Supreme Court Allows Same-Sex Marriage in Florida

Photographer: Andrew Herrer/Bloomberg

The U.S. Supreme Court cleared same-sex weddings to start in Florida next month, potentially increasing the number of gay-marriage states to 36 as the justices consider whether to rule on the issue nationwide.

The justices today said they will let a federal trial judge’s decision backing marriage rights take effect. Florida’s Republican attorney general, Pamela Jo Bondi, asked the court to block the ruling, which declared the state’s ban unconstitutional.

The court gave no explanation, issuing a one-sentence order. Justices Antonin Scalia and Clarence Thomas dissented.

The reach of the Aug. 21 ruling by U.S. District Judge Robert L. Hinkle is a matter of dispute. Although gay-rights advocates say the decision applies statewide, some opponents say it affects only a single county in Florida’s Panhandle. Hinkle’s decision takes effect Jan. 5.

The Supreme Court may say in January whether it will take up any of the five pending appeals that ask the court to decide whether the Constitution guarantees gay-marriage rights. With lower courts divided on the issue, advocates on both sides are seeking high court review.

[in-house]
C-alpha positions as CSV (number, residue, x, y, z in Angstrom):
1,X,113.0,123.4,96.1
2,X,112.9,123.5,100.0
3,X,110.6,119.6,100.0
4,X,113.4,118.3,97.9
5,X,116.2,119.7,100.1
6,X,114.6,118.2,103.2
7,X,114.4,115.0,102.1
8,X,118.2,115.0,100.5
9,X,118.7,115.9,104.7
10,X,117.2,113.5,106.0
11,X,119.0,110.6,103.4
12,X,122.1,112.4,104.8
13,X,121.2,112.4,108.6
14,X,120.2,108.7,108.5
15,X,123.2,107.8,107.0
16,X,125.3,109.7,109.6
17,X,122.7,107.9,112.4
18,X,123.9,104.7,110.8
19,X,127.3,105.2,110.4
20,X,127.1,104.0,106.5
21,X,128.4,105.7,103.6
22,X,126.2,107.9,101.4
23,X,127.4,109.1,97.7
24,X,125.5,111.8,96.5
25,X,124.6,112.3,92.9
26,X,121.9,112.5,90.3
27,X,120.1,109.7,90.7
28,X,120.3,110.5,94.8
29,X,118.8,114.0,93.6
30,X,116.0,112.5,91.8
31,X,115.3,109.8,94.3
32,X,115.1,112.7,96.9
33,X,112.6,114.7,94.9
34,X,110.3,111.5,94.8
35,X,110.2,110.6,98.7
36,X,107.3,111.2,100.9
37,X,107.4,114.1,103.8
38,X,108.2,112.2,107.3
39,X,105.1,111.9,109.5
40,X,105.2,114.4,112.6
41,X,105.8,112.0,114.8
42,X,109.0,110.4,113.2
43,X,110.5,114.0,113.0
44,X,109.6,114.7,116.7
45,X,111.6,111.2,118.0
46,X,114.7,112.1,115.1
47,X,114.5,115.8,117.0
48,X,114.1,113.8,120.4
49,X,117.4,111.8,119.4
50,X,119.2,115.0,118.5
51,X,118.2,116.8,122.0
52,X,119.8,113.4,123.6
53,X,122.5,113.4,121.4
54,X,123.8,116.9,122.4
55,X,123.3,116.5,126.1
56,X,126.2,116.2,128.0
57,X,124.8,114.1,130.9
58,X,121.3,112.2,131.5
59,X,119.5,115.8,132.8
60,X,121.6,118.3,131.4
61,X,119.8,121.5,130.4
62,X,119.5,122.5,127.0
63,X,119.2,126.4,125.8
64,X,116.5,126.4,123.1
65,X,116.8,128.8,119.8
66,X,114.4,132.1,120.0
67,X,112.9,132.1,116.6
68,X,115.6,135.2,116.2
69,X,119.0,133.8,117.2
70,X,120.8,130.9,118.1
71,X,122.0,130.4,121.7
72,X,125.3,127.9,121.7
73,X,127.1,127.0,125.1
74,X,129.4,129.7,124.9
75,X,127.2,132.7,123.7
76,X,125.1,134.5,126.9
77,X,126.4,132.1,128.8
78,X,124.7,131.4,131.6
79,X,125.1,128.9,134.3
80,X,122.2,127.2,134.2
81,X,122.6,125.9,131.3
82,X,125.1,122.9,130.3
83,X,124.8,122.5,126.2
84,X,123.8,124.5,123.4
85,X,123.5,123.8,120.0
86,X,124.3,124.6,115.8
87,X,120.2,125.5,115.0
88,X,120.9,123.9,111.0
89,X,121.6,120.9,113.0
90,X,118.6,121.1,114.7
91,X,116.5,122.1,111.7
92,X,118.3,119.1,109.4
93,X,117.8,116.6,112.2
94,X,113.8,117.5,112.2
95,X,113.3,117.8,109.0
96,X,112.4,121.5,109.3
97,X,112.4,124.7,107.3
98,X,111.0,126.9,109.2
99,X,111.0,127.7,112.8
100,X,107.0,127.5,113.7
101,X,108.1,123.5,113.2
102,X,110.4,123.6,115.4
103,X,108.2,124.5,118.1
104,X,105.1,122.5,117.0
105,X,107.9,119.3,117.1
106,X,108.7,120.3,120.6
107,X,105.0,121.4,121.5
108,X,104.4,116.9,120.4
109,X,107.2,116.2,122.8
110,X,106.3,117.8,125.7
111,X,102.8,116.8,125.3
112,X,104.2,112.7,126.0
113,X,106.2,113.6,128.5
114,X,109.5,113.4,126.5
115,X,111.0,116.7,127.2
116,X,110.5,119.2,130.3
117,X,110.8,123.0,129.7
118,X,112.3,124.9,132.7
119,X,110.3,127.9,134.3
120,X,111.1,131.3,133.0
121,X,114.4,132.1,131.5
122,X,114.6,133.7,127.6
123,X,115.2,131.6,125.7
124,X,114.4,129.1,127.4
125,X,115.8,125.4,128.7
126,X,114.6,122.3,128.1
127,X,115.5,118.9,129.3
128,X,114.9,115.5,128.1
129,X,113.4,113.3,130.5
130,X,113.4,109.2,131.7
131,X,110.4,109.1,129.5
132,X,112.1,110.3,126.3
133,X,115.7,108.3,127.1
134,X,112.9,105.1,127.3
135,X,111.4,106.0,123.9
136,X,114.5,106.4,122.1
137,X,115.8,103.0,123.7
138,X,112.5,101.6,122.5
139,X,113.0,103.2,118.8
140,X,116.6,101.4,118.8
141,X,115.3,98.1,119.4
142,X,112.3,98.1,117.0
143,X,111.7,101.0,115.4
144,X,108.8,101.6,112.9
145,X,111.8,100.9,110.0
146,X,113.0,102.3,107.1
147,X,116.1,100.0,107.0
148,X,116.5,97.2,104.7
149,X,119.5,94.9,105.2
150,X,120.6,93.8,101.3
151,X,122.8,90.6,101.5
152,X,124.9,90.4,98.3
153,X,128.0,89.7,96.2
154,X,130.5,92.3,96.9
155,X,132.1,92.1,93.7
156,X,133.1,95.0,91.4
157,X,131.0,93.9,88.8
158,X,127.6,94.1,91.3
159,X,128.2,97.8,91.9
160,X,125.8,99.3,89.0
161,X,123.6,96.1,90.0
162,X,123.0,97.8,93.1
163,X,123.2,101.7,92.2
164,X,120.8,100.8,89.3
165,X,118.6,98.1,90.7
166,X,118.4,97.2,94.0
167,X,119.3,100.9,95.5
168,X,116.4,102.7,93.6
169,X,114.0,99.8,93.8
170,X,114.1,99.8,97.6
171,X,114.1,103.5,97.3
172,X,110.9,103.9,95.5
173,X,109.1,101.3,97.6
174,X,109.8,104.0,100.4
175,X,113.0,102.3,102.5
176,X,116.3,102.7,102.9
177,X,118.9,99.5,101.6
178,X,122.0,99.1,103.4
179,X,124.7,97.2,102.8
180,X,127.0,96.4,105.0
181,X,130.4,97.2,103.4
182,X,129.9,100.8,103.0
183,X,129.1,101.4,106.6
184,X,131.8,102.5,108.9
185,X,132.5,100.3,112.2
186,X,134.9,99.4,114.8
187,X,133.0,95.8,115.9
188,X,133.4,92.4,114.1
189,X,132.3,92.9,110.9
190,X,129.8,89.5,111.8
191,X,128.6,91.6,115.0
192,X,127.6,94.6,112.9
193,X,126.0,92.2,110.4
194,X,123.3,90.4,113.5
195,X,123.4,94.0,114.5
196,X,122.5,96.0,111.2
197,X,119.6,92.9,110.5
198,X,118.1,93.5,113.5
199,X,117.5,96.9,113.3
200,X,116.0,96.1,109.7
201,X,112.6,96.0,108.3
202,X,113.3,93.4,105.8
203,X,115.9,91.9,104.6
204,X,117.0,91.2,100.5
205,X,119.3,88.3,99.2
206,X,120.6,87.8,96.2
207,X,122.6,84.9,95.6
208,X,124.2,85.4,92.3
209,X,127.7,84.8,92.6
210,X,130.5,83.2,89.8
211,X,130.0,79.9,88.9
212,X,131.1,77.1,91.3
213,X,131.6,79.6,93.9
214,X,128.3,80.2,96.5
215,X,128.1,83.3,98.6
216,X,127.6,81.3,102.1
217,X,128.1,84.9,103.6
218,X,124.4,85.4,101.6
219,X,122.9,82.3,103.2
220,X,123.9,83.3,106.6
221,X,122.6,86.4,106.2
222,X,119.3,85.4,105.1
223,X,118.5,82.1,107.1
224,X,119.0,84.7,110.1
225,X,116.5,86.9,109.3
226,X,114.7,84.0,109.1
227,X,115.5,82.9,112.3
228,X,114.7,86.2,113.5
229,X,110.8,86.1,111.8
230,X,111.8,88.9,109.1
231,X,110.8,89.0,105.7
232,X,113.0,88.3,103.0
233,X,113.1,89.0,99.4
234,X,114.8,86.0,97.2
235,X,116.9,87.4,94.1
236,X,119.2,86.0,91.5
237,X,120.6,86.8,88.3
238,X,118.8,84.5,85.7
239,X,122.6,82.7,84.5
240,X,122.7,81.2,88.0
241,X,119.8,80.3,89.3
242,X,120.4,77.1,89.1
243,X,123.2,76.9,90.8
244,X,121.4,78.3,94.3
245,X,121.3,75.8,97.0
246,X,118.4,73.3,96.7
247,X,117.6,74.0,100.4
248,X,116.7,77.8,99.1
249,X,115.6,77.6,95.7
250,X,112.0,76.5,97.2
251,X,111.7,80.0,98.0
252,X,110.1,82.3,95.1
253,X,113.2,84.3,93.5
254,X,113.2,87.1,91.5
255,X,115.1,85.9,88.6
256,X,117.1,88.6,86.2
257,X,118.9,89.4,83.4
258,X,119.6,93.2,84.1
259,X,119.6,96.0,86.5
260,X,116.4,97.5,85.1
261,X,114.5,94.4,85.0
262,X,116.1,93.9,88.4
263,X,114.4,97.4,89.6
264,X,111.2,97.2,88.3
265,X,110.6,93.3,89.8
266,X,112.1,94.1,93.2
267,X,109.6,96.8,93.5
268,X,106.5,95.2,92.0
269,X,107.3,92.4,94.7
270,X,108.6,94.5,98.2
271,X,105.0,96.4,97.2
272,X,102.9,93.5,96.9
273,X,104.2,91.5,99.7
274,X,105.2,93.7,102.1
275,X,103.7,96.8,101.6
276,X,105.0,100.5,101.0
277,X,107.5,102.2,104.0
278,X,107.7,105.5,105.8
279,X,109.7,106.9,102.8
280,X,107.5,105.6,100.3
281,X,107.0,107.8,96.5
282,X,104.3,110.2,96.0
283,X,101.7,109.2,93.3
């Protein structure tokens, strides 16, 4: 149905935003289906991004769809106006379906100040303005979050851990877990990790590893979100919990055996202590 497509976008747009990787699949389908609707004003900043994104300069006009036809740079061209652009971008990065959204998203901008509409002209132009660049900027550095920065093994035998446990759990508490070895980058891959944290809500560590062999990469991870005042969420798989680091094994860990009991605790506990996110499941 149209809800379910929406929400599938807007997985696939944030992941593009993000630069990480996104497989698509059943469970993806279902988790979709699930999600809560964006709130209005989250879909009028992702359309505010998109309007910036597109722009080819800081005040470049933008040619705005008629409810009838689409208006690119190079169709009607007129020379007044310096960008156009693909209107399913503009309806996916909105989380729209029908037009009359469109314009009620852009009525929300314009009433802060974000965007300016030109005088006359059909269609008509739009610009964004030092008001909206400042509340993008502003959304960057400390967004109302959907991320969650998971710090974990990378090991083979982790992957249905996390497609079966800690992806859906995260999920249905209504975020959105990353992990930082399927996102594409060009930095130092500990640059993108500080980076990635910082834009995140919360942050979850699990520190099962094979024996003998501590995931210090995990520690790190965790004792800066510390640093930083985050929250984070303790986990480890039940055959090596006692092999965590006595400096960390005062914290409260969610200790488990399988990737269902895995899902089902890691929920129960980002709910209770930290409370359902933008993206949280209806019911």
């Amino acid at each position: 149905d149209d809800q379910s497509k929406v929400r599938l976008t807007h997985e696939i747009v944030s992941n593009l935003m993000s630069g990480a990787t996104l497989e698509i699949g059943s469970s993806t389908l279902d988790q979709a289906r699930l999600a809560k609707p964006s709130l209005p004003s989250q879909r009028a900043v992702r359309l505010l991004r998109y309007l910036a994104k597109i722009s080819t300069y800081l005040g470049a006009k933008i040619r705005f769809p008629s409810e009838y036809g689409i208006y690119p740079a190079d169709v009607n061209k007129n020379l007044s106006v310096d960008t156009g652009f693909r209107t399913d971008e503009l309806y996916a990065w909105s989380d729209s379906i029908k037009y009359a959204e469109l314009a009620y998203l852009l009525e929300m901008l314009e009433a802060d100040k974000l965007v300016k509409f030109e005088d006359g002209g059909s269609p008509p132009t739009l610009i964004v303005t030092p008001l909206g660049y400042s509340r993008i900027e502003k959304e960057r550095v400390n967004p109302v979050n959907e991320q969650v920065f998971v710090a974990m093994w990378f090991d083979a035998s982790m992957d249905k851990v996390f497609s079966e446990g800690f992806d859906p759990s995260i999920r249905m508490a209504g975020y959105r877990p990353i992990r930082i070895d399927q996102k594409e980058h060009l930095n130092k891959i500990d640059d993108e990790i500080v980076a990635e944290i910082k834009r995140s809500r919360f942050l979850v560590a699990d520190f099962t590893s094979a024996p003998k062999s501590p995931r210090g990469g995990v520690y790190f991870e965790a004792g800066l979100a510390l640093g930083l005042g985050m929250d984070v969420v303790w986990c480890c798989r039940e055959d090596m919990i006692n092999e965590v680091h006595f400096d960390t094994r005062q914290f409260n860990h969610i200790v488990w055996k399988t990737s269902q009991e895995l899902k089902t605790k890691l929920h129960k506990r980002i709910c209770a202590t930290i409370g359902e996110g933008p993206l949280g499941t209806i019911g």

Three federal appeals courts have backed marriage rights. In November, a Cincinnati-based appeals court became the first to rule against gay marriage, increasing the pressure on the Supreme Court to intervene. The high court surprised observers in early October when it rejected calls from advocates on both sides to take up the issue.

In the meantime, the justices have cleared weddings to go forward in much of the country, letting pro-marriage rulings take effect.

Twenty-one people challenged Florida’s gay-marriage ban in two lawsuits. Hinkle said the law was unconstitutional, though he delayed the effective date of his ruling for almost six months. The 11th Circuit later refused to extend the delay.

The case is Secretary, Florida Department of Health v. Brenner, 14A650.

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